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Judge's ruling extends Mosaic's mine woes

To match interview MOSAIC/
To match interview MOSAIC/

By Ernest Scheyder

NEW YORK (Reuters) - A federal judge has extended an order keeping Mosaic Co from expanding a Florida phosphate mine, dealing a blow to the fertilizer producer and pushing its stock down 3.5 percent.

The company vowed to fight the ruling and a related lawsuit filed by the Sierra Club, an environmental group that claims Mosaic's mine operations in South Fort Meade, Florida, damage two watersheds.

The mine, which has about 15 years of phosphate reserves and produces 6.5 million tons of the fertilizer annually, representing a third of Mosaic's yearly phosphate capacity and 4 percent of the world's.

At issue is a permit from the U.S. Army Corps of Engineers that will effectively let Mosaic expand the mine.

That permit was put on hold by the U.S. District Court for the Middle District of Florida during a trial. But in April Mosaic said it would expand phosphate mining at South Fort Meade anyway, but not in wetland areas.

That move appeared to irk Judge Henry Lee Adams Jr., who said in a ruling late Friday that the mining expansion "alters the course of this very complicated case."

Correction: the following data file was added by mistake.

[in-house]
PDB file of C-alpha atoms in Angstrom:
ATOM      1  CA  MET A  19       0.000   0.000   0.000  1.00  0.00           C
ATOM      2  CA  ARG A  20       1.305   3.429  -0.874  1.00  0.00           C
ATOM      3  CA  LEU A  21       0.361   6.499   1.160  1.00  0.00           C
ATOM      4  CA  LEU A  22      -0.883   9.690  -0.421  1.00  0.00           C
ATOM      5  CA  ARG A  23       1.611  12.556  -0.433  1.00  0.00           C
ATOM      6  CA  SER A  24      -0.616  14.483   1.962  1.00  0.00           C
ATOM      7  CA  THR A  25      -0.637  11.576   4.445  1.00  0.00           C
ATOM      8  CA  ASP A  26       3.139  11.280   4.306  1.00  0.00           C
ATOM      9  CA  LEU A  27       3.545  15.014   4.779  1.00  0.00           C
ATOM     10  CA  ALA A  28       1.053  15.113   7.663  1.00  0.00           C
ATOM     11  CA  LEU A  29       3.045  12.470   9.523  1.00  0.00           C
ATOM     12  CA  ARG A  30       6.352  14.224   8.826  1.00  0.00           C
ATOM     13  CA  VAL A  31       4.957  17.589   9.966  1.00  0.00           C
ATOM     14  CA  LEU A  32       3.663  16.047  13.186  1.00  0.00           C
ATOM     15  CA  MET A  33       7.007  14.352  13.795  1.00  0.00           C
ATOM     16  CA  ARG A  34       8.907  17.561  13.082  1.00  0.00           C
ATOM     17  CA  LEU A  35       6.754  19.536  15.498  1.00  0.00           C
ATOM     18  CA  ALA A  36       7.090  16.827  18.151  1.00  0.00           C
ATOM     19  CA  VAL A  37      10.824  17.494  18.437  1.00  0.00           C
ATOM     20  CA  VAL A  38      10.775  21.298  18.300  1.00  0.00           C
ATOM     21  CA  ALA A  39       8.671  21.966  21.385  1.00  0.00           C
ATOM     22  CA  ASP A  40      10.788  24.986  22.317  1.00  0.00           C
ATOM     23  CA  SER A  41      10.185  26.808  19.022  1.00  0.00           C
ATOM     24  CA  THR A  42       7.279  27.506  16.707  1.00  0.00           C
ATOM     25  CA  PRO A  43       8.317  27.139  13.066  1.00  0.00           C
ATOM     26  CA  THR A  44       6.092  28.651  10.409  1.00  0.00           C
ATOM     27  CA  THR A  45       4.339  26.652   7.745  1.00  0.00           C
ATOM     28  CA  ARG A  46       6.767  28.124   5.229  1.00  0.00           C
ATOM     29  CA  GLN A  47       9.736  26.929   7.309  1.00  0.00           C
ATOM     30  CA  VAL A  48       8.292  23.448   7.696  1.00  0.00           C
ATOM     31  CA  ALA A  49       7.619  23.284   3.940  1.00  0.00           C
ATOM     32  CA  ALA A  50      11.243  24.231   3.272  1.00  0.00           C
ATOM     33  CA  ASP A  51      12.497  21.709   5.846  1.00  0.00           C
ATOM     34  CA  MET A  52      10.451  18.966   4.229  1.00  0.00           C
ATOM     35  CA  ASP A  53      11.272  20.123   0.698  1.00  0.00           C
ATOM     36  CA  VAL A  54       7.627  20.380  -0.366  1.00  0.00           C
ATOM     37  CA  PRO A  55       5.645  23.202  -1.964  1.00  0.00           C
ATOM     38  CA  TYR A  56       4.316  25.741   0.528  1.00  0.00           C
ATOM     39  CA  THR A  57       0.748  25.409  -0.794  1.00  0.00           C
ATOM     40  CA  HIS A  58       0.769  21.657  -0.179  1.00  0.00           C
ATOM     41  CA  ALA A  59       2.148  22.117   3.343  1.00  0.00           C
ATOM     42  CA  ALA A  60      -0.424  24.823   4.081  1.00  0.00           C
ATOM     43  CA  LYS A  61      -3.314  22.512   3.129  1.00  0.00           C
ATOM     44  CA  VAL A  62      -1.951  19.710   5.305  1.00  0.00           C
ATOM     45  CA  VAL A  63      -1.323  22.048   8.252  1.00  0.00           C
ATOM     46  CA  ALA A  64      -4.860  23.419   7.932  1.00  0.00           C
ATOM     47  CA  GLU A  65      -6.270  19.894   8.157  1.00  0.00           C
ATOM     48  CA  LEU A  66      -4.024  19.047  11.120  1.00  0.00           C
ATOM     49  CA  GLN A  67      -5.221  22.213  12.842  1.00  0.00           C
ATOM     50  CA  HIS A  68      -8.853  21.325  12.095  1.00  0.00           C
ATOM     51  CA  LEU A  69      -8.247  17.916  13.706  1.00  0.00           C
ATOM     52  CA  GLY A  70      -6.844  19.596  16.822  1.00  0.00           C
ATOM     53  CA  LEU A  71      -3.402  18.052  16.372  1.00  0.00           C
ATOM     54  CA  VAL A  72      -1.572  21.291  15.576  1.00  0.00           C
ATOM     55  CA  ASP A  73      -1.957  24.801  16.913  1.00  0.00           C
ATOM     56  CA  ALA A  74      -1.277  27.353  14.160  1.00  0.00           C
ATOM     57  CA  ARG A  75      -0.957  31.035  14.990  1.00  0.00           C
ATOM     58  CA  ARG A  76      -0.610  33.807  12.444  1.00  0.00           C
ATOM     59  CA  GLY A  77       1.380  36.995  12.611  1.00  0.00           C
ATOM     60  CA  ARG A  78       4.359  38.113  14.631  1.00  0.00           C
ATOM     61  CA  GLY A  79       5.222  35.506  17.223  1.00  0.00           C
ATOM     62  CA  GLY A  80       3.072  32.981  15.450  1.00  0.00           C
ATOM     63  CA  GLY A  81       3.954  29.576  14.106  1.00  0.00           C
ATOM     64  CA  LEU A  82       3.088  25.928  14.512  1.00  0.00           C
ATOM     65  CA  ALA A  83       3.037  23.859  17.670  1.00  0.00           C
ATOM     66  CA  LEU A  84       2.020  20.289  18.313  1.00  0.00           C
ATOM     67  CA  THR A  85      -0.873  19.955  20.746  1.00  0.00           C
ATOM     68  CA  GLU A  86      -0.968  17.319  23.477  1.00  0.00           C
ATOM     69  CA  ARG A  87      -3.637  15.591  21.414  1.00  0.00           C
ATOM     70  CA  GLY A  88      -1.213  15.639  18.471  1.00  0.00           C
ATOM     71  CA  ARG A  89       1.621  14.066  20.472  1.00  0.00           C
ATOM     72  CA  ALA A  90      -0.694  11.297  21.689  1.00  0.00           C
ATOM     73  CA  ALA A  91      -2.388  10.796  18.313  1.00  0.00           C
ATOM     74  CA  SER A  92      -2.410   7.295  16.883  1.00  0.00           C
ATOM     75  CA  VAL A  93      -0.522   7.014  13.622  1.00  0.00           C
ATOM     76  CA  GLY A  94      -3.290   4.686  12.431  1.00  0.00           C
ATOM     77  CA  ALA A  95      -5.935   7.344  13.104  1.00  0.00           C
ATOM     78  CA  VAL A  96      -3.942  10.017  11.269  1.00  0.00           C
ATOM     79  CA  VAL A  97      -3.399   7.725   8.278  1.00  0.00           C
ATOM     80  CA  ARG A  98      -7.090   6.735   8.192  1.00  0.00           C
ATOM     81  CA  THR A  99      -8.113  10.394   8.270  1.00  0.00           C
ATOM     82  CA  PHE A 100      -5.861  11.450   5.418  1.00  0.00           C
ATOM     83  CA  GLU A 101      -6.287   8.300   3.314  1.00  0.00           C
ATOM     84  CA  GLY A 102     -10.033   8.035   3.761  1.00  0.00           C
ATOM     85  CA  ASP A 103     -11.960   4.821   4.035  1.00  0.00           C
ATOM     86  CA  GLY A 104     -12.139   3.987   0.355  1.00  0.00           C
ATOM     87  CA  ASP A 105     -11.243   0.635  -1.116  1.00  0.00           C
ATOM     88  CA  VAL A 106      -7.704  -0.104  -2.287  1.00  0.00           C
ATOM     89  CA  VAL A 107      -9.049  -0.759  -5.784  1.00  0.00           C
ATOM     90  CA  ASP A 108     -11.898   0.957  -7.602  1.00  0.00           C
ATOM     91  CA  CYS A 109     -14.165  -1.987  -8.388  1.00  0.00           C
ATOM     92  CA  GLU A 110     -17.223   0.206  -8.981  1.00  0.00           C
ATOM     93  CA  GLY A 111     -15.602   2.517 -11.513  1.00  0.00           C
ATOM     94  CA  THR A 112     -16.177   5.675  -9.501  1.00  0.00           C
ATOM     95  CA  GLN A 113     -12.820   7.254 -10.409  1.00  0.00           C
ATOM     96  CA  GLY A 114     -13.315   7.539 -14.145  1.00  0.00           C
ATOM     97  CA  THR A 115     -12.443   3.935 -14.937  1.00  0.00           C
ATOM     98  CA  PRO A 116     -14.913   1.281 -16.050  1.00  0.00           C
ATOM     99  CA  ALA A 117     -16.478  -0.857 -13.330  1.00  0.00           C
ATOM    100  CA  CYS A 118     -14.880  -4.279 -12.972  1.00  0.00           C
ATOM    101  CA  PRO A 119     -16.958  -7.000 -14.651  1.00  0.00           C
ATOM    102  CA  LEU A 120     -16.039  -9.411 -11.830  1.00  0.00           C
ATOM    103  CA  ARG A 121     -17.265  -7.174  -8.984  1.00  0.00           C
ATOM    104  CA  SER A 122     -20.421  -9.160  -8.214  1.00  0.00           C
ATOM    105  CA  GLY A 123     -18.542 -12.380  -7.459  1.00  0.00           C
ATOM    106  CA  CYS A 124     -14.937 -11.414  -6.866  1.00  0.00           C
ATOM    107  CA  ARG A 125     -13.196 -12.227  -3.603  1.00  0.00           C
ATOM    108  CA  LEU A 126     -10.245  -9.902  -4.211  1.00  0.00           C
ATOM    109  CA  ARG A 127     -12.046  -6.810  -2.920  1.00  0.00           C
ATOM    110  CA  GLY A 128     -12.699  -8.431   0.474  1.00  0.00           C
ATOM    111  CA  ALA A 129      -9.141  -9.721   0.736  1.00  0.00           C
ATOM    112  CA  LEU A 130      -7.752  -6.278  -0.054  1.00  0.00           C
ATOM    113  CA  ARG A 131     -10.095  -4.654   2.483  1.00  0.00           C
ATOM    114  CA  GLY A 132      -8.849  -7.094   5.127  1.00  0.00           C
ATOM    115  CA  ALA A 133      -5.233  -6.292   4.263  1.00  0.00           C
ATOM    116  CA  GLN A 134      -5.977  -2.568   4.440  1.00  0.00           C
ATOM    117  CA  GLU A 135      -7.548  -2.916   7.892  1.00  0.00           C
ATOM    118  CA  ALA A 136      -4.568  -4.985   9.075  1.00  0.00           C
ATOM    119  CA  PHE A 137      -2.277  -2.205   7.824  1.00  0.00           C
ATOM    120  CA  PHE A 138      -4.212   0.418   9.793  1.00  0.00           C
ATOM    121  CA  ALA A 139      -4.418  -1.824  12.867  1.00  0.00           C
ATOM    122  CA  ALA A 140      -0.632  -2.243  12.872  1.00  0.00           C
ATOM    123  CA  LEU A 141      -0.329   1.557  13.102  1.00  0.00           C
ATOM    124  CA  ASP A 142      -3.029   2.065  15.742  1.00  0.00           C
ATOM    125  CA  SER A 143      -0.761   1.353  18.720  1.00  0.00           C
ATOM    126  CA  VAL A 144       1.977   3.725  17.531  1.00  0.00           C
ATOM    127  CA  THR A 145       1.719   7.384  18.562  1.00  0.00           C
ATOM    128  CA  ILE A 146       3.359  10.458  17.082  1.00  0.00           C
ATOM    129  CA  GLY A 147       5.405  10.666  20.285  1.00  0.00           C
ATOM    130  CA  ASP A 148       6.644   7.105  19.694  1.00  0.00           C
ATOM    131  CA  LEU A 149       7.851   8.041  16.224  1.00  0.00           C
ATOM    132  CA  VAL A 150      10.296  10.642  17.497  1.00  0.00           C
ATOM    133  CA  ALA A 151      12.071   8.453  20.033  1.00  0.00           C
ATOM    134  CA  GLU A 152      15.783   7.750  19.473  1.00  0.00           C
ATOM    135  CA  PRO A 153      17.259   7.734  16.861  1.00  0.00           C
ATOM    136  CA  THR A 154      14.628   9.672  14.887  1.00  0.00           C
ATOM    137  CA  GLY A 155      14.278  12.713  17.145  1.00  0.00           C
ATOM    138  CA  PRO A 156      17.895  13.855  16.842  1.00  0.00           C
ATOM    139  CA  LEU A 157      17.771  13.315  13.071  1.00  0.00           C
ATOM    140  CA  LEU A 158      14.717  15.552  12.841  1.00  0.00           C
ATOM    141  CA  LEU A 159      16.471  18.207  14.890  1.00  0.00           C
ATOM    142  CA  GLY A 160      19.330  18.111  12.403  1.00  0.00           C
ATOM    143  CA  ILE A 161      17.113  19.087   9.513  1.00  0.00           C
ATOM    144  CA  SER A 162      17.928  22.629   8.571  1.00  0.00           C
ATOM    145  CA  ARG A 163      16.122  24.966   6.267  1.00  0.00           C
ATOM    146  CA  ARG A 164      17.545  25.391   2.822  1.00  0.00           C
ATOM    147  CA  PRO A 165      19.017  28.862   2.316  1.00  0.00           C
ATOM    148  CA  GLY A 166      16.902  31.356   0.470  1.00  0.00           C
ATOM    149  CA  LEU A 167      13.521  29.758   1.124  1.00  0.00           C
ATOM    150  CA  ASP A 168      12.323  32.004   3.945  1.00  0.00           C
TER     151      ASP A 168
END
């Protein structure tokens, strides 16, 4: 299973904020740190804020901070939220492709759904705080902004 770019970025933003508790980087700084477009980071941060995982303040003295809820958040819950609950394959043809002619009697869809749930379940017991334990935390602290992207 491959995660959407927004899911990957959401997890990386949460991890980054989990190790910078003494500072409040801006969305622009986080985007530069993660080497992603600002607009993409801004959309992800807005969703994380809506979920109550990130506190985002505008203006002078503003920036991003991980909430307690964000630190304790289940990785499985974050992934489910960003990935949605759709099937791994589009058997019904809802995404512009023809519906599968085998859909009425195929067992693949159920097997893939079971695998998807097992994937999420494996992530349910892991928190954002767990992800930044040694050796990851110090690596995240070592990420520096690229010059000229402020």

"Any harm to Mosaic is largely self-inflicted," Adams said in his ruling. "Mosaic has had ample time since the beginning of this lawsuit" to reapply for necessary permits.

Plymouth, Minnesota-based Mosaic said its pretax costs will likely jump by $200 million in 2012 due to the injunction.

The company, however, said it will be able to support planned finished phosphate fertilizer production levels through 2012, helped by existing phosphate rock inventories, higher output from other mines, and supplemental purchases of phosphate rock from third parties.

Mosaic processes mined phosphate rock into pebble and fine phosphate, which are then turned into diammonium phosphate, or DAP, and applied by farmers to fields.

If the Florida mine is eventually closed -- a step that is improbable but not impossible -- phosphate supply around the globe would tighten, which could boost prices for crops.

"The court's ruling is inconsistent with the overall regulatory environment in Florida and may bring significant hardship to our employees and local communities," Richard Mack, Mosaic's general counsel, said in a statement. "Mosaic continues to stand by the validity of the Army Corps' permit."

Mosaic's shares were down 3.5 percent to $68.13 in morning trading.

Mosaic is set to report its quarterly results on July 18.

(Reporting by Ernest Scheyder in New York; additional reporting by Thyagaraju Adinarayan in Bangalore; editing by John Wallace)